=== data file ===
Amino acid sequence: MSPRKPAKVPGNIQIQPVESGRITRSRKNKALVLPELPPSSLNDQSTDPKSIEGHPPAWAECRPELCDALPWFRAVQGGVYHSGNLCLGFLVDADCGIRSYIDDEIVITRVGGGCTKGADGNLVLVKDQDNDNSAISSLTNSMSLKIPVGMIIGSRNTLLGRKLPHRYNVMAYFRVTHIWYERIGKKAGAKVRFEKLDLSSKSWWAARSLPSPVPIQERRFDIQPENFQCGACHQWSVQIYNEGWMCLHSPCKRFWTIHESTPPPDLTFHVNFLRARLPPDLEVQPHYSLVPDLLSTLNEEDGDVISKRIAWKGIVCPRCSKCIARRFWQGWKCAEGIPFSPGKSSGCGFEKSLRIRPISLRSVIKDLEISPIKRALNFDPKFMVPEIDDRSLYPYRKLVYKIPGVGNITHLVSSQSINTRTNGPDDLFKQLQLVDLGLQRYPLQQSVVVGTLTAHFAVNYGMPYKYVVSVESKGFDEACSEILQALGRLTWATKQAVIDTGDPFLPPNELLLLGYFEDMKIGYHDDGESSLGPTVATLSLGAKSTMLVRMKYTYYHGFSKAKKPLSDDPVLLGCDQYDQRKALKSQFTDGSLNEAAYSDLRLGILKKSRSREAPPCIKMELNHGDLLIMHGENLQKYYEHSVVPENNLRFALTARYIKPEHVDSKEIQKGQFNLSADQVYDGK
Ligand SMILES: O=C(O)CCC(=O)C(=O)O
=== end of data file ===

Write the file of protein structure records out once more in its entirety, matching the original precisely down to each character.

Amino acid sequence: MSPRKPAKVPGNIQIQPVESGRITRSRKNKALVLPELPPSSLNDQSTDPKSIEGHPPAWAECRPELCDALPWFRAVQGGVYHSGNLCLGFLVDADCGIRSYIDDEIVITRVGGGCTKGADGNLVLVKDQDNDNSAISSLTNSMSLKIPVGMIIGSRNTLLGRKLPHRYNVMAYFRVTHIWYERIGKKAGAKVRFEKLDLSSKSWWAARSLPSPVPIQERRFDIQPENFQCGACHQWSVQIYNEGWMCLHSPCKRFWTIHESTPPPDLTFHVNFLRARLPPDLEVQPHYSLVPDLLSTLNEEDGDVISKRIAWKGIVCPRCSKCIARRFWQGWKCAEGIPFSPGKSSGCGFEKSLRIRPISLRSVIKDLEISPIKRALNFDPKFMVPEIDDRSLYPYRKLVYKIPGVGNITHLVSSQSINTRTNGPDDLFKQLQLVDLGLQRYPLQQSVVVGTLTAHFAVNYGMPYKYVVSVESKGFDEACSEILQALGRLTWATKQAVIDTGDPFLPPNELLLLGYFEDMKIGYHDDGESSLGPTVATLSLGAKSTMLVRMKYTYYHGFSKAKKPLSDDPVLLGCDQYDQRKALKSQFTDGSLNEAAYSDLRLGILKKSRSREAPPCIKMELNHGDLLIMHGENLQKYYEHSVVPENNLRFALTARYIKPEHVDSKEIQKGQFNLSADQVYDGK
Ligand SMILES: O=C(O)CCC(=O)C(=O)O